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IMB report describes negative impact of very restrictive Covid regime

Measures imposed to control Covid meant most prisoners were spending 23 hours a day in their cells, says the independent monitoring board at HMP Bullingdon in its 2020-21 annual report. Social visits and access to the library and gym were periodically suspended, and education and vocational training were initially curtailed (although have now resumed). This was exacerbated by chronic overcrowding issues, which could be considered as inhumane.

However, the Board commended the prison for keeping the prison largely free from Covid until January 2021. Overall, staff tried to maintain a positive environment and treat prisoners fairly and humanely. This included the introduction of a system of video visits in July, which will continue alongside face-to-face social visits.

Other improvements and examples of good practice included:

  • A reduction in the number of outstanding offender assessment system plans to improve prisoners’ chances of rehabilitation to improve prisoners’ chances of rehabilitation.
  • The installation of two scanners to reduce illicit items being brought into the establishment.
  • In-cell telephones and additional phones to improve contact between prisoners and their families, and between prison staff and prisoners.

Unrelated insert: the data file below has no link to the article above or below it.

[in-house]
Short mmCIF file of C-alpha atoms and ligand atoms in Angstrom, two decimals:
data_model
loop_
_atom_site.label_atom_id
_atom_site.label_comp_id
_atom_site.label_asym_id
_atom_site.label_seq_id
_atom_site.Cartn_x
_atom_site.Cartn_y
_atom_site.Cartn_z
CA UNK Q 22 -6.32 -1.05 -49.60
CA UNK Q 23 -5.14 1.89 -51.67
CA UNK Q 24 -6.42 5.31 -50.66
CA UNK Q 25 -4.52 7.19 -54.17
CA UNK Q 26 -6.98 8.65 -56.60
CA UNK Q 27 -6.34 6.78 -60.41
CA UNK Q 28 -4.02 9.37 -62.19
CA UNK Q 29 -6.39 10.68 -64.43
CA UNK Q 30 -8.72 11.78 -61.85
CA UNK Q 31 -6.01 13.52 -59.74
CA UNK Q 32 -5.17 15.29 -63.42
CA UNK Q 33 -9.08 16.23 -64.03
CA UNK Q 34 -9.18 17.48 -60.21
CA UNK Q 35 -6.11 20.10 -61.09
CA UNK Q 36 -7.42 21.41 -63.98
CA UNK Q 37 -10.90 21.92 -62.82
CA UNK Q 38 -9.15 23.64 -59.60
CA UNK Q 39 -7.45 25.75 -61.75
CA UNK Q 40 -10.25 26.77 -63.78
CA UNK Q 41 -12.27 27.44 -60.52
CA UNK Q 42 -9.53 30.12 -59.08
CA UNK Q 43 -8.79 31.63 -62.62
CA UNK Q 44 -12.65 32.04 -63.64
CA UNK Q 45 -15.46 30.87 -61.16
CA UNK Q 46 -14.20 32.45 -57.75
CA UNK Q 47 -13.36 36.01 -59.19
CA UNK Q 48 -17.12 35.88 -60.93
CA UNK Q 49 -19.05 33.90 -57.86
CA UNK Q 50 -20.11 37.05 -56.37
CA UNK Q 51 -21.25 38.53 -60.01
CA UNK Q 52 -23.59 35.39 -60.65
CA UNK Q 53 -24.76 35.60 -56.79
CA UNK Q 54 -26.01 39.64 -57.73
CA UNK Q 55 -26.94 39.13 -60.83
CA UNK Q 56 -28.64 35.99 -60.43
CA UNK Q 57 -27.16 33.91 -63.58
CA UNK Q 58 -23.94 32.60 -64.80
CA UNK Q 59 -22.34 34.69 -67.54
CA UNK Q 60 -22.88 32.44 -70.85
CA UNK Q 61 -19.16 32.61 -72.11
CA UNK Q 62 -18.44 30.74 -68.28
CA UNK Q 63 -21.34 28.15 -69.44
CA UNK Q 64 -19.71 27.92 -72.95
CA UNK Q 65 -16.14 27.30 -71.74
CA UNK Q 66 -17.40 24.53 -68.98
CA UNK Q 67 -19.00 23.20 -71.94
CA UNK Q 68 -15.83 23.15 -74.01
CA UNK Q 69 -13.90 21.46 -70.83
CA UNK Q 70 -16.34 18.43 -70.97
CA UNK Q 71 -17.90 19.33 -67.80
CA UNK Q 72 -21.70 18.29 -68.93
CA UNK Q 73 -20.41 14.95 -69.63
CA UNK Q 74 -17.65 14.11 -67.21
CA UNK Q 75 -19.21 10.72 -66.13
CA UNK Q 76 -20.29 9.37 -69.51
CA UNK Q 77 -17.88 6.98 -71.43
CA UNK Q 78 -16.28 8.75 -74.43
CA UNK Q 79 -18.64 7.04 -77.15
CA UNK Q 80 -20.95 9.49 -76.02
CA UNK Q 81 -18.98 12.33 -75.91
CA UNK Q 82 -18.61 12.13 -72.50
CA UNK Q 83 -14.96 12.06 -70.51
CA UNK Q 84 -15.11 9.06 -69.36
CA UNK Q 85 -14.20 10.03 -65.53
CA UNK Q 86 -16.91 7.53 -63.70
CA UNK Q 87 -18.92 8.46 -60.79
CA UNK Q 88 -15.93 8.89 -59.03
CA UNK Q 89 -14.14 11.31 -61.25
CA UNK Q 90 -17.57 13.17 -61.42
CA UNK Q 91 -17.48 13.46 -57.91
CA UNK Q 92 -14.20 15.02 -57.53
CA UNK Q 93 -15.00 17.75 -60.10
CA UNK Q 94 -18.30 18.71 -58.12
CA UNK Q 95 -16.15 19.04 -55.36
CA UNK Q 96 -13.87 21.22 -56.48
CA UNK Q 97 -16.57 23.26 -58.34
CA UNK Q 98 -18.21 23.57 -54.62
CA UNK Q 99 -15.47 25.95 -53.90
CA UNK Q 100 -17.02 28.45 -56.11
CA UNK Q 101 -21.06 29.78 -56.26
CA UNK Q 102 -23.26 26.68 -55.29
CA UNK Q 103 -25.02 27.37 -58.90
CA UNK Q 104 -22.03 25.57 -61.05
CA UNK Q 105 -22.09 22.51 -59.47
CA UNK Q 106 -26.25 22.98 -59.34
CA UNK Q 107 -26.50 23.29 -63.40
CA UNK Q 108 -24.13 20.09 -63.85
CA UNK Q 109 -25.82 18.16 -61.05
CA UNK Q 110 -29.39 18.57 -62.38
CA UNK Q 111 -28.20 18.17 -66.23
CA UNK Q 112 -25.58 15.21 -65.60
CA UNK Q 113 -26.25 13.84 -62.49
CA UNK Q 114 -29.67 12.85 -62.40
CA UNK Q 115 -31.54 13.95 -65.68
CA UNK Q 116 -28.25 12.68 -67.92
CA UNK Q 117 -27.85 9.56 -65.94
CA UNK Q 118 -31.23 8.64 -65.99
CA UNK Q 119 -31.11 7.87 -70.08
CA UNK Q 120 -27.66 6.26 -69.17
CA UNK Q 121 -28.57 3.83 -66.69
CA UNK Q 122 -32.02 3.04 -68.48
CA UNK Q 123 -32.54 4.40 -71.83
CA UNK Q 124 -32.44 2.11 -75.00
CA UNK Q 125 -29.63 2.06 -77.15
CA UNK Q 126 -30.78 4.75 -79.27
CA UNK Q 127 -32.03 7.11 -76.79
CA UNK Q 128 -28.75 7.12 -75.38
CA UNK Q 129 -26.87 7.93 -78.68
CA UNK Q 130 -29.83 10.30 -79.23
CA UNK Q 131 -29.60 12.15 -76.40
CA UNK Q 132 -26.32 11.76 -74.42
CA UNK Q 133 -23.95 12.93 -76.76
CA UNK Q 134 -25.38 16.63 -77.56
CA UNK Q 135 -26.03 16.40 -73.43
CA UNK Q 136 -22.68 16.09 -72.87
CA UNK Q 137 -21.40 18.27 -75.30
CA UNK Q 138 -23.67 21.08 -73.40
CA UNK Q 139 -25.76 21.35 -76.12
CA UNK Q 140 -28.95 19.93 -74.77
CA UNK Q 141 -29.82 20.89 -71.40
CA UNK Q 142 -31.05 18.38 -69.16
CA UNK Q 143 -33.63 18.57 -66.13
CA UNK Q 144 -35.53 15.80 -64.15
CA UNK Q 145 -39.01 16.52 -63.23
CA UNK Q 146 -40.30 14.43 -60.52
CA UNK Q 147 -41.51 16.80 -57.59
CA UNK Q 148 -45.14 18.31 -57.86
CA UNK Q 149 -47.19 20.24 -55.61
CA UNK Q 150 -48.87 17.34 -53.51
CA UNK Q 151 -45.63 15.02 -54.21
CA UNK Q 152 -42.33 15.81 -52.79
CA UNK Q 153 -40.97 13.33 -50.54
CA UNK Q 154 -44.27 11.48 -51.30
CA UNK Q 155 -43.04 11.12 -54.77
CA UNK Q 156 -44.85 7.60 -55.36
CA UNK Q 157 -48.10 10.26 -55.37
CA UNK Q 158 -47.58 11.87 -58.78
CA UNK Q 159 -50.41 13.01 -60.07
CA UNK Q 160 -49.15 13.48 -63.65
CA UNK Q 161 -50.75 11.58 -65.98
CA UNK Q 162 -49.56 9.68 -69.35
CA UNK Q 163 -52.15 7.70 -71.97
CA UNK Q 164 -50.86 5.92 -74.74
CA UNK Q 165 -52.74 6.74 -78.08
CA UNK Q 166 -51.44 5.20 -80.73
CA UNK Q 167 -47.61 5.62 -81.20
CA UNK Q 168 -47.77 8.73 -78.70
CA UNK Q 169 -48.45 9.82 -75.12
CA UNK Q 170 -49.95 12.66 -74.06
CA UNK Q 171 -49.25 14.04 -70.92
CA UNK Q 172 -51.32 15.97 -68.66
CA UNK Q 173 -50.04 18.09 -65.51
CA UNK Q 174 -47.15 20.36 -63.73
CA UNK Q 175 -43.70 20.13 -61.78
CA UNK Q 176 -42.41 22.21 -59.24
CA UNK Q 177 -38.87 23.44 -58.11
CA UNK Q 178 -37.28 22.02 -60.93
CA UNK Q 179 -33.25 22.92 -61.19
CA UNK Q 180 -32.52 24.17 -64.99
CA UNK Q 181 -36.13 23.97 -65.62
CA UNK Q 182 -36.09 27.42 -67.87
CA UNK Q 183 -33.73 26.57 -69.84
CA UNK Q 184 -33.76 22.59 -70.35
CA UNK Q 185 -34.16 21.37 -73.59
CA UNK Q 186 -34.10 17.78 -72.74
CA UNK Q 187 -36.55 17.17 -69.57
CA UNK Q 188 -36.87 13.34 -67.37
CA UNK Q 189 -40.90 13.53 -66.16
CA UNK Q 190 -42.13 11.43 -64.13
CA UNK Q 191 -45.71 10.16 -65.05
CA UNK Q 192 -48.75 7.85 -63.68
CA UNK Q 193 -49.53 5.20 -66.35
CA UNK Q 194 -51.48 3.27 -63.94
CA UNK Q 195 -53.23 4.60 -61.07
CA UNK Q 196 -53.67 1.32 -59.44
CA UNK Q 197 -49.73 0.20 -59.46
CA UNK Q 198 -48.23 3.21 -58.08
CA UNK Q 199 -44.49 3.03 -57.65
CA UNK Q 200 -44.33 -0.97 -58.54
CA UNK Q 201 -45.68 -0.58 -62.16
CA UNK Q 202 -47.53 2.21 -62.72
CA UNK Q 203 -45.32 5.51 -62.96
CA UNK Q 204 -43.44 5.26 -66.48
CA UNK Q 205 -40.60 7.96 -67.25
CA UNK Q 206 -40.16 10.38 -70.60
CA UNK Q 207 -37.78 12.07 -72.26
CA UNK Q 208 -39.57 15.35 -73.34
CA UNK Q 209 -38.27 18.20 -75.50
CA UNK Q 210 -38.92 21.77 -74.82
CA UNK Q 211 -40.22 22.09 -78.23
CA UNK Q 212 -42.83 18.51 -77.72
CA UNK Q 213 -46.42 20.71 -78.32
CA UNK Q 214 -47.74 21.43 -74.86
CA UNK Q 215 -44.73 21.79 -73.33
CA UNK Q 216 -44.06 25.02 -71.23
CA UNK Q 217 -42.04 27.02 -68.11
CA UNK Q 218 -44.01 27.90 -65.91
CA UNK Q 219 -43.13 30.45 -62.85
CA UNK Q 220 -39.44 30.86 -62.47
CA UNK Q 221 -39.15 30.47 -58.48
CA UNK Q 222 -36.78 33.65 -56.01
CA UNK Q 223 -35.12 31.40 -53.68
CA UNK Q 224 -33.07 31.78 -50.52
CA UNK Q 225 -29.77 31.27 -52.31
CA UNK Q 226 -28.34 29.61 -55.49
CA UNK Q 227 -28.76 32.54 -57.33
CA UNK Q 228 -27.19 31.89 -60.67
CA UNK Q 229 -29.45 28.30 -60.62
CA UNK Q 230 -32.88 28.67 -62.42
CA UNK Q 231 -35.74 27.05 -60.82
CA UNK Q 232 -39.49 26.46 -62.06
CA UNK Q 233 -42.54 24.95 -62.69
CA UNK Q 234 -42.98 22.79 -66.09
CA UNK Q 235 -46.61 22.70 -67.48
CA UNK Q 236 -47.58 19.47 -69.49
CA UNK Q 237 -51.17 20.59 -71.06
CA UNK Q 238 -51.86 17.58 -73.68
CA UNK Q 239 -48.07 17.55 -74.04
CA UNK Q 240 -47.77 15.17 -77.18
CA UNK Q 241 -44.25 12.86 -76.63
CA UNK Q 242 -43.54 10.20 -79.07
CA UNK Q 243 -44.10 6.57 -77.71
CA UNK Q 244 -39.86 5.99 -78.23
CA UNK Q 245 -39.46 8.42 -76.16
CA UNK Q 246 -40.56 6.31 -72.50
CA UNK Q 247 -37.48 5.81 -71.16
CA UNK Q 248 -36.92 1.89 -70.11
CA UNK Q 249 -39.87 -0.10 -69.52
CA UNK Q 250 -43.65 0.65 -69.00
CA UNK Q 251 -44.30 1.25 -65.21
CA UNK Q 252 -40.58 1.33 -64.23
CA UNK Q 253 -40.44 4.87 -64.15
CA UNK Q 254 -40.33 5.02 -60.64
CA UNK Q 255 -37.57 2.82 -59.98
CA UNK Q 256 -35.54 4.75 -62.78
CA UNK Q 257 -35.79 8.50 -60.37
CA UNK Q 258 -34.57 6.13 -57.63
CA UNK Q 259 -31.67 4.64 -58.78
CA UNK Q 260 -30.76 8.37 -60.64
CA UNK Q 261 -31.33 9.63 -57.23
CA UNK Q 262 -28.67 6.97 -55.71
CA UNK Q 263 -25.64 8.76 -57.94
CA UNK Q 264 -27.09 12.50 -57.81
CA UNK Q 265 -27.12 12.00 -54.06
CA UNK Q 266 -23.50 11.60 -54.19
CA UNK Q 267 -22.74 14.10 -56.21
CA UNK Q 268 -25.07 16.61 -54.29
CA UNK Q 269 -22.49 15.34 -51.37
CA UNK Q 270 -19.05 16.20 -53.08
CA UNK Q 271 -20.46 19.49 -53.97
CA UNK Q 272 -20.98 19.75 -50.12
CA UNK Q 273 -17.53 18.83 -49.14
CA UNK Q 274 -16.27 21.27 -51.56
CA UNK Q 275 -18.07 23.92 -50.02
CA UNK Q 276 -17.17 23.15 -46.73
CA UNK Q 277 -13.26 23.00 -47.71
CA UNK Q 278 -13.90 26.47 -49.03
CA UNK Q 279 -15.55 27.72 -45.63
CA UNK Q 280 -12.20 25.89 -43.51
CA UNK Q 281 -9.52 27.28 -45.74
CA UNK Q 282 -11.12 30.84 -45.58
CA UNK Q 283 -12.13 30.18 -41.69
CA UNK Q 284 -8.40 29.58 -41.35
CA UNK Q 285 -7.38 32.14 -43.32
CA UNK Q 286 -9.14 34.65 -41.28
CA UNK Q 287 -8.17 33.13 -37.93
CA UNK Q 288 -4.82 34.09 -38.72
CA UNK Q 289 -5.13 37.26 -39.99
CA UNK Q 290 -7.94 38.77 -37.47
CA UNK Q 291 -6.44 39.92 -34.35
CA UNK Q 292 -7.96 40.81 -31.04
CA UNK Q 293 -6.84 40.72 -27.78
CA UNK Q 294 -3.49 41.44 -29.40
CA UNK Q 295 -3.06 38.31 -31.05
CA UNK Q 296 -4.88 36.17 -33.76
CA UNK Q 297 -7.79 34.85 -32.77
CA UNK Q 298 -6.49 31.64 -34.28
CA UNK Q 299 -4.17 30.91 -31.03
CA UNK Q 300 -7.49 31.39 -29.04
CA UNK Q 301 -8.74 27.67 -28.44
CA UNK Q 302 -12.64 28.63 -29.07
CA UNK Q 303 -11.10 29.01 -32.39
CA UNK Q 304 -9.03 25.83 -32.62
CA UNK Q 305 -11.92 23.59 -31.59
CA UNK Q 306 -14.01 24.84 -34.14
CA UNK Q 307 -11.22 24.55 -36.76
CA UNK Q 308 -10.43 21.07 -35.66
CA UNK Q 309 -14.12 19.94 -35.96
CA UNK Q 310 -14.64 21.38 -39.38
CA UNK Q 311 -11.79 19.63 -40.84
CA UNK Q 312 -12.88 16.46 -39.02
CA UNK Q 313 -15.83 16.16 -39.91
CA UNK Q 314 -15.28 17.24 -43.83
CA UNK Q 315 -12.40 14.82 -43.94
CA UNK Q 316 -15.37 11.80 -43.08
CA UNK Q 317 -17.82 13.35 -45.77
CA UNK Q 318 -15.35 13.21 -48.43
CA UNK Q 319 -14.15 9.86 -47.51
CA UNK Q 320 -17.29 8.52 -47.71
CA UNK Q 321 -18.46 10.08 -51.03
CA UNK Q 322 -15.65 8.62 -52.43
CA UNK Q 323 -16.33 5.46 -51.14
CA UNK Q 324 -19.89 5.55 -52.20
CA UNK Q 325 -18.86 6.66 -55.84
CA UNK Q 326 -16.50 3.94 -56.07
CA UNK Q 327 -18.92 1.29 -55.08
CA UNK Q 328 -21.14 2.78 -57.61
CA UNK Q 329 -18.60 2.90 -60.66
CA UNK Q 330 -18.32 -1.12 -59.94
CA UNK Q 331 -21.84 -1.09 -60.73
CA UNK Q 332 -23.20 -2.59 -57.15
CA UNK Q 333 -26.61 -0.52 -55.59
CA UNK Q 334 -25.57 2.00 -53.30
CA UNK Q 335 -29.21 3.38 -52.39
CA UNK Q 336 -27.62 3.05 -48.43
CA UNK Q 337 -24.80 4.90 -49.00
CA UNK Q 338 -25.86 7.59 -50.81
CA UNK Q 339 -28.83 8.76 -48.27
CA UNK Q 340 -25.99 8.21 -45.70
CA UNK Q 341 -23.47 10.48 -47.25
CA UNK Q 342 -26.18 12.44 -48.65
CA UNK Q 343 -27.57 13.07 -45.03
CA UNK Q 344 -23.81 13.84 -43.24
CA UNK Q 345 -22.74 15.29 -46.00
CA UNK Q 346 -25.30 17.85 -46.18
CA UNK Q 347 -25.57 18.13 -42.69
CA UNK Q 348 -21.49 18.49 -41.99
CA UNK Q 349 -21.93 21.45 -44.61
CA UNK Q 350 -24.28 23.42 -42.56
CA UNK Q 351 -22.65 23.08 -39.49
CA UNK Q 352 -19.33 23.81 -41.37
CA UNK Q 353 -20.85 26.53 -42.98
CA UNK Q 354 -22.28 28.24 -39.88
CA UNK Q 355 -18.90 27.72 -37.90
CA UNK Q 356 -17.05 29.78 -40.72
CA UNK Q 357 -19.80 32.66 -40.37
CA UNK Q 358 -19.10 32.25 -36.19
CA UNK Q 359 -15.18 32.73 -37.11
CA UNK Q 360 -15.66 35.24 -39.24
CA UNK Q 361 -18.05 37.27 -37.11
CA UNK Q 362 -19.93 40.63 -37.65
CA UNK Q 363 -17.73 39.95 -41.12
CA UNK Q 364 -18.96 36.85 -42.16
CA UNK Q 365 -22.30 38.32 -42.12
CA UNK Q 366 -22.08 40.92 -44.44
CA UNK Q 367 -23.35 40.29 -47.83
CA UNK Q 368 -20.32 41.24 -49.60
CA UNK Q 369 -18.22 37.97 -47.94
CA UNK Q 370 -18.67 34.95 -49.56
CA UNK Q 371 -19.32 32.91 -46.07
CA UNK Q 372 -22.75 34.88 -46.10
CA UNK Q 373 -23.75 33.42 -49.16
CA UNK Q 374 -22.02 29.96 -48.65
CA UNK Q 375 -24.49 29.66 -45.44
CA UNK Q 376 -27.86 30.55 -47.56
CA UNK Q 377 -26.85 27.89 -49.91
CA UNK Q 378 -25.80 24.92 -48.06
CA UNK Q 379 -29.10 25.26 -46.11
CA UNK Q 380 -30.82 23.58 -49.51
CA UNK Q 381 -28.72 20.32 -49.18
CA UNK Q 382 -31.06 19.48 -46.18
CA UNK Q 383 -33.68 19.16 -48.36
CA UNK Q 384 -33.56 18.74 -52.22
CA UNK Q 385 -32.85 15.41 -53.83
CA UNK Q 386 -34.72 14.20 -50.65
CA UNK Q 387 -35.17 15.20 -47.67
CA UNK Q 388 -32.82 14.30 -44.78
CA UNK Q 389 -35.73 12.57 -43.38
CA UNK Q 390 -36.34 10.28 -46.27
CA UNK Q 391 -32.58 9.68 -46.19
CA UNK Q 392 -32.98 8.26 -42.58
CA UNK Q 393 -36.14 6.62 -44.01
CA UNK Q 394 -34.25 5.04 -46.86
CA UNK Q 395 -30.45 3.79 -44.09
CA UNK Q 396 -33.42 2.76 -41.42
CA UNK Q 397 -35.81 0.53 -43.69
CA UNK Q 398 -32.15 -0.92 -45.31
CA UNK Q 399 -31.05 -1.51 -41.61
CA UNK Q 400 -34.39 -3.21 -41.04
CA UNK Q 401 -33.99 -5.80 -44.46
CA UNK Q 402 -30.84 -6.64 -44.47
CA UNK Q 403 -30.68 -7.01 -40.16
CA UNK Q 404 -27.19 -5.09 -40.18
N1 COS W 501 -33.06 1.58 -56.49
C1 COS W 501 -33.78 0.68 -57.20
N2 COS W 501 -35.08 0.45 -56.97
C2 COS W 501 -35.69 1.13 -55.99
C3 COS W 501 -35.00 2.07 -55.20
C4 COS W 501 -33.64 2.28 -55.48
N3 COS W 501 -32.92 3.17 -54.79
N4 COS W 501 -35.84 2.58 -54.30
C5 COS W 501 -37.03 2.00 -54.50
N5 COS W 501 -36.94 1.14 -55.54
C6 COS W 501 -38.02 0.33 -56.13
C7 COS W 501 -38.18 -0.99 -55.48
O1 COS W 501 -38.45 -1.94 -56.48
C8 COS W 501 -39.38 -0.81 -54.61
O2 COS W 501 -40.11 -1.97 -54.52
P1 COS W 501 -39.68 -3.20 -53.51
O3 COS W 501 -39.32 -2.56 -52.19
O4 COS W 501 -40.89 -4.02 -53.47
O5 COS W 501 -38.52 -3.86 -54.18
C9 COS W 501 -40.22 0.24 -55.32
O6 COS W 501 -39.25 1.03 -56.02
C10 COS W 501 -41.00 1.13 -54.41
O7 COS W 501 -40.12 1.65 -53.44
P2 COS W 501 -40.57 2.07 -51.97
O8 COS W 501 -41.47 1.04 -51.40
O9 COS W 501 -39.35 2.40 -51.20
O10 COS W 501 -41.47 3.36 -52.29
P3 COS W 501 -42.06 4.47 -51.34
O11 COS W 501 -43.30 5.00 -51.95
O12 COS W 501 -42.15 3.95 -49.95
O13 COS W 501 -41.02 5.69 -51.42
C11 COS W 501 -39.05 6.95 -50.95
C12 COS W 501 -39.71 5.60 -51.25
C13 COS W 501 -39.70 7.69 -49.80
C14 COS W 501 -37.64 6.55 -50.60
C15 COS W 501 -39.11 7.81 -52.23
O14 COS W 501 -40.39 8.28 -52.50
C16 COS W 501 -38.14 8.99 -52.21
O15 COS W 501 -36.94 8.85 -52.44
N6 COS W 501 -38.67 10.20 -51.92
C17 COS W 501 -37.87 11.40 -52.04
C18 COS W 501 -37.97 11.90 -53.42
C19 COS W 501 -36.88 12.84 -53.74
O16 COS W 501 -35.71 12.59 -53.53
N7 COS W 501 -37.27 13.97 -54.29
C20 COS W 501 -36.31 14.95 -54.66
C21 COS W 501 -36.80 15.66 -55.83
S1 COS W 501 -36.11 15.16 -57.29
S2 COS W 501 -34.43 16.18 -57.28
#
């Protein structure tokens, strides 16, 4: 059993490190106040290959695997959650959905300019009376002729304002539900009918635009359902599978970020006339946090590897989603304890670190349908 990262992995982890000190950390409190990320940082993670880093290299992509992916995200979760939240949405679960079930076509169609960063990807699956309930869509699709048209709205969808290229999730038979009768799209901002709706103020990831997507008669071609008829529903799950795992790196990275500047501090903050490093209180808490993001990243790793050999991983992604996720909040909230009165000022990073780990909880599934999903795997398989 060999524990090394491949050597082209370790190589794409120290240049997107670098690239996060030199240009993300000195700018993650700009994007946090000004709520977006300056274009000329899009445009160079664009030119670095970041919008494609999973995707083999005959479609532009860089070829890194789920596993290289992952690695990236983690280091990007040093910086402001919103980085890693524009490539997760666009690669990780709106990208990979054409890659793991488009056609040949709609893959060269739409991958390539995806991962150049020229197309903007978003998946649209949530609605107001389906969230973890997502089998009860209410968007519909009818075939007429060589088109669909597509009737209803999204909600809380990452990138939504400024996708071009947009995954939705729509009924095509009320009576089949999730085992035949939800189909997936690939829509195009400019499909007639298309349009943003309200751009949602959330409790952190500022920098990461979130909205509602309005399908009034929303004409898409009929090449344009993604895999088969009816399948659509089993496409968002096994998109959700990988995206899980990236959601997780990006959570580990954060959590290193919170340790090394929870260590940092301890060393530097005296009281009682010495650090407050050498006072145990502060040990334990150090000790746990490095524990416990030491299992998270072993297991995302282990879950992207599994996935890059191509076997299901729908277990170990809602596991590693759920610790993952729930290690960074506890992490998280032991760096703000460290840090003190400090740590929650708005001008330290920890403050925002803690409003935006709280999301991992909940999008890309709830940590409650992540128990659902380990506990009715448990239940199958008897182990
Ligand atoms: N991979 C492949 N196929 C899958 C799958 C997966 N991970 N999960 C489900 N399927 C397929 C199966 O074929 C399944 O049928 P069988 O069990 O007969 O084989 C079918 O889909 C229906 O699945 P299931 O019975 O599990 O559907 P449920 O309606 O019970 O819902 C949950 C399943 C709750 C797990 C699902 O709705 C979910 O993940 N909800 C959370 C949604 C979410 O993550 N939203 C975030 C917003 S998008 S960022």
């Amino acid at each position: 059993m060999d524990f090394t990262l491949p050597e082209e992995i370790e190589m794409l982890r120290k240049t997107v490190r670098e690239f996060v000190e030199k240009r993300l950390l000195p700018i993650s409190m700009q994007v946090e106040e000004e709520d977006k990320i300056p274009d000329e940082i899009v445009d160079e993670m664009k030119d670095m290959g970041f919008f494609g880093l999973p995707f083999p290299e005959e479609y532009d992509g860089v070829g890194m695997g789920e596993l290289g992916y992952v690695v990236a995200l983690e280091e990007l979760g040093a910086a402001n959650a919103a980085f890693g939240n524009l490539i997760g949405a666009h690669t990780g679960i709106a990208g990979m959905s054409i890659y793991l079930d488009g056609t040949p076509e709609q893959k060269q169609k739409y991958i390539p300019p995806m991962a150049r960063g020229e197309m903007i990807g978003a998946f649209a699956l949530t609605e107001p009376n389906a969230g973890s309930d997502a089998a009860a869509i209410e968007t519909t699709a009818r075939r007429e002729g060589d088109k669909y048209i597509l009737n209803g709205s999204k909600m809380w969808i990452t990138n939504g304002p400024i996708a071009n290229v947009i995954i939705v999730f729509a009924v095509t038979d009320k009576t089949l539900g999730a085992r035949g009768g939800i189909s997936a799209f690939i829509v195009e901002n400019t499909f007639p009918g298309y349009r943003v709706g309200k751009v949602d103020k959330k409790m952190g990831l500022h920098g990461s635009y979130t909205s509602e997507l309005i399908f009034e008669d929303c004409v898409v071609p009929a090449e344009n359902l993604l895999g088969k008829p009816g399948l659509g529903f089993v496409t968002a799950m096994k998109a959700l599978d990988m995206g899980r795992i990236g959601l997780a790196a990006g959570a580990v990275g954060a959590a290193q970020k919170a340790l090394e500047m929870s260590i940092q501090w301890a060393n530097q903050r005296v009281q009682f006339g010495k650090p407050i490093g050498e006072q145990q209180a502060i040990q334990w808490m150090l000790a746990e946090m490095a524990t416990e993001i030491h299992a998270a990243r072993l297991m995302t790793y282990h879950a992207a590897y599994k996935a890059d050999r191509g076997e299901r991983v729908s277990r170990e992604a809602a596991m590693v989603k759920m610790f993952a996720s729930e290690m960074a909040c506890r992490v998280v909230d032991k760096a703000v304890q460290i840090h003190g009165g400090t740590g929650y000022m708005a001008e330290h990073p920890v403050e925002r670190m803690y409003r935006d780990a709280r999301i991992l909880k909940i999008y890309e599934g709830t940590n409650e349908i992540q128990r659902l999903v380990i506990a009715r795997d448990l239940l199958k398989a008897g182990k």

For the sixth consecutive year, the Board highlighted concerns about safety.  Levels of violence increase slightly, in spite of the Covid restrictions, and there were serious concerns about apparently self-inflicted deaths, which the IMB raised with the Minister.: it was expected that Covid restrictions would reduce violence levels, but they actually increased marginally.

The Board also noted that the prison struggled to deal with the mental health needs of certain prisoners:

  • Individuals who probably should be in a secure psychiatric institution were instead held for far too long in the segregation unit.

Ursula Keeling, IMB Bullingdon Chair, said:

“The pandemic  has had a major impact on efforts by the prison to meet prisoners’ health and wellbeing needs, in spite of the best efforts of staff.

Lengthy periods in cell were made worse by the current level of overcrowding and this is among several matters which the Board intends to raise with the Minister.

“Violence levels continue to be too high as is the quantity of drugs coming into the prison’